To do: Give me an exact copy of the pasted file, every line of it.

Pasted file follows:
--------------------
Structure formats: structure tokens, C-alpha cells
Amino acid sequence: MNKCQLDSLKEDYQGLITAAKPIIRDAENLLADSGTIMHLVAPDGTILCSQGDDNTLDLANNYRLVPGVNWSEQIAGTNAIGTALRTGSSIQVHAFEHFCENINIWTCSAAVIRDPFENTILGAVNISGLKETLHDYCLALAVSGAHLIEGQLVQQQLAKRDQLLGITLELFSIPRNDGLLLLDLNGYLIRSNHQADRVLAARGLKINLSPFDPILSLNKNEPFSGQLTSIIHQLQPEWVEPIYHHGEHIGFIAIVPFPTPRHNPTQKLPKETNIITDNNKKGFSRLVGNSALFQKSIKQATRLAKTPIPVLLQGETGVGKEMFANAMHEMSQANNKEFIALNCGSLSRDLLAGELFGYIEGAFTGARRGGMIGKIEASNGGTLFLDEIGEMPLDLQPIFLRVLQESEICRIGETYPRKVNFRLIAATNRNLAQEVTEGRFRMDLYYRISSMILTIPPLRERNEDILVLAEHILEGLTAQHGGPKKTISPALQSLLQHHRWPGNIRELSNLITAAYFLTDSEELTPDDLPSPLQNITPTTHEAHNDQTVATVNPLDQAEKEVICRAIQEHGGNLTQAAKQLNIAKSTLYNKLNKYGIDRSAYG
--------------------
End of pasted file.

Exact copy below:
Structure formats: structure tokens, C-alpha cells
Amino acid sequence: MNKCQLDSLKEDYQGLITAAKPIIRDAENLLADSGTIMHLVAPDGTILCSQGDDNTLDLANNYRLVPGVNWSEQIAGTNAIGTALRTGSSIQVHAFEHFCENINIWTCSAAVIRDPFENTILGAVNISGLKETLHDYCLALAVSGAHLIEGQLVQQQLAKRDQLLGITLELFSIPRNDGLLLLDLNGYLIRSNHQADRVLAARGLKINLSPFDPILSLNKNEPFSGQLTSIIHQLQPEWVEPIYHHGEHIGFIAIVPFPTPRHNPTQKLPKETNIITDNNKKGFSRLVGNSALFQKSIKQATRLAKTPIPVLLQGETGVGKEMFANAMHEMSQANNKEFIALNCGSLSRDLLAGELFGYIEGAFTGARRGGMIGKIEASNGGTLFLDEIGEMPLDLQPIFLRVLQESEICRIGETYPRKVNFRLIAATNRNLAQEVTEGRFRMDLYYRISSMILTIPPLRERNEDILVLAEHILEGLTAQHGGPKKTISPALQSLLQHHRWPGNIRELSNLITAAYFLTDSEELTPDDLPSPLQNITPTTHEAHNDQTVATVNPLDQAEKEVICRAIQEHGGNLTQAAKQLNIAKSTLYNKLNKYGIDRSAYG